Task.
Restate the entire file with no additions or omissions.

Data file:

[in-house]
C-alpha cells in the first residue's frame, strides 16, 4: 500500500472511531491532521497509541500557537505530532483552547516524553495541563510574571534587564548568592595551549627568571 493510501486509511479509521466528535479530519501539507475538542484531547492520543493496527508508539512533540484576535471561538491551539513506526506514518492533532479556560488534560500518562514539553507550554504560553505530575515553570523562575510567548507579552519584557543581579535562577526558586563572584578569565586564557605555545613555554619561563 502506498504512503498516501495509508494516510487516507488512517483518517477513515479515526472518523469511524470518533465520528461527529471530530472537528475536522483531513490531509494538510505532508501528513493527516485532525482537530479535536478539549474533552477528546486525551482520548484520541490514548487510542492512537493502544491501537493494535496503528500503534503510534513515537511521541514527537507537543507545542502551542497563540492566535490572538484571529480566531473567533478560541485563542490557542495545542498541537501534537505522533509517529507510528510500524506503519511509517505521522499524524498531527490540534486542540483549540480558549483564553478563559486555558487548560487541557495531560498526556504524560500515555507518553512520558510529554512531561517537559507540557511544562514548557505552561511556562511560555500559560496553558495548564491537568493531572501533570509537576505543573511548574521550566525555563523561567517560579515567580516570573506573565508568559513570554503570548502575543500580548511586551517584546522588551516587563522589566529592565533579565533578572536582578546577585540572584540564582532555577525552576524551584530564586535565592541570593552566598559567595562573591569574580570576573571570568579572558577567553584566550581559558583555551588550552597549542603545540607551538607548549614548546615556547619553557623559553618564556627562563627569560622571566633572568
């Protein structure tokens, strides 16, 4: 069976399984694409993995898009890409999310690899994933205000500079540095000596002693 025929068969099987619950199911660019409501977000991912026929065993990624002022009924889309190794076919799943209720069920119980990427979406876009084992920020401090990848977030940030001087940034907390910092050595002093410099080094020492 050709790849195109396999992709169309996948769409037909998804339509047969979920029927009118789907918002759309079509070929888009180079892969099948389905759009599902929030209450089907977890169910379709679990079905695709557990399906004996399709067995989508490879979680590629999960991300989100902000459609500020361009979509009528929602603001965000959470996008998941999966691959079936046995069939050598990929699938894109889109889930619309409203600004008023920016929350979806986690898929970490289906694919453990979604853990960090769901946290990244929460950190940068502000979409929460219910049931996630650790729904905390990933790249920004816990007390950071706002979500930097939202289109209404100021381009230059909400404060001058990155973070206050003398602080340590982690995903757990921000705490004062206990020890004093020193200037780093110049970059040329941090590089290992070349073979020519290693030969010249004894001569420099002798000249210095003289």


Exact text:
[in-house]
C-alpha cells in the first residue's frame, strides 16, 4: 500500500472511531491532521497509541500557537505530532483552547516524553495541563510574571534587564548568592595551549627568571 493510501486509511479509521466528535479530519501539507475538542484531547492520543493496527508508539512533540484576535471561538491551539513506526506514518492533532479556560488534560500518562514539553507550554504560553505530575515553570523562575510567548507579552519584557543581579535562577526558586563572584578569565586564557605555545613555554619561563 502506498504512503498516501495509508494516510487516507488512517483518517477513515479515526472518523469511524470518533465520528461527529471530530472537528475536522483531513490531509494538510505532508501528513493527516485532525482537530479535536478539549474533552477528546486525551482520548484520541490514548487510542492512537493502544491501537493494535496503528500503534503510534513515537511521541514527537507537543507545542502551542497563540492566535490572538484571529480566531473567533478560541485563542490557542495545542498541537501534537505522533509517529507510528510500524506503519511509517505521522499524524498531527490540534486542540483549540480558549483564553478563559486555558487548560487541557495531560498526556504524560500515555507518553512520558510529554512531561517537559507540557511544562514548557505552561511556562511560555500559560496553558495548564491537568493531572501533570509537576505543573511548574521550566525555563523561567517560579515567580516570573506573565508568559513570554503570548502575543500580548511586551517584546522588551516587563522589566529592565533579565533578572536582578546577585540572584540564582532555577525552576524551584530564586535565592541570593552566598559567595562573591569574580570576573571570568579572558577567553584566550581559558583555551588550552597549542603545540607551538607548549614548546615556547619553557623559553618564556627562563627569560622571566633572568
């Protein structure tokens, strides 16, 4: 069976399984694409993995898009890409999310690899994933205000500079540095000596002693 025929068969099987619950199911660019409501977000991912026929065993990624002022009924889309190794076919799943209720069920119980990427979406876009084992920020401090990848977030940030001087940034907390910092050595002093410099080094020492 050709790849195109396999992709169309996948769409037909998804339509047969979920029927009118789907918002759309079509070929888009180079892969099948389905759009599902929030209450089907977890169910379709679990079905695709557990399906004996399709067995989508490879979680590629999960991300989100902000459609500020361009979509009528929602603001965000959470996008998941999966691959079936046995069939050598990929699938894109889109889930619309409203600004008023920016929350979806986690898929970490289906694919453990979604853990960090769901946290990244929460950190940068502000979409929460219910049931996630650790729904905390990933790249920004816990007390950071706002979500930097939202289109209404100021381009230059909400404060001058990155973070206050003398602080340590982690995903757990921000705490004062206990020890004093020193200037780093110049970059040329941090590089290992070349073979020519290693030969010249004894001569420099002798000249210095003289």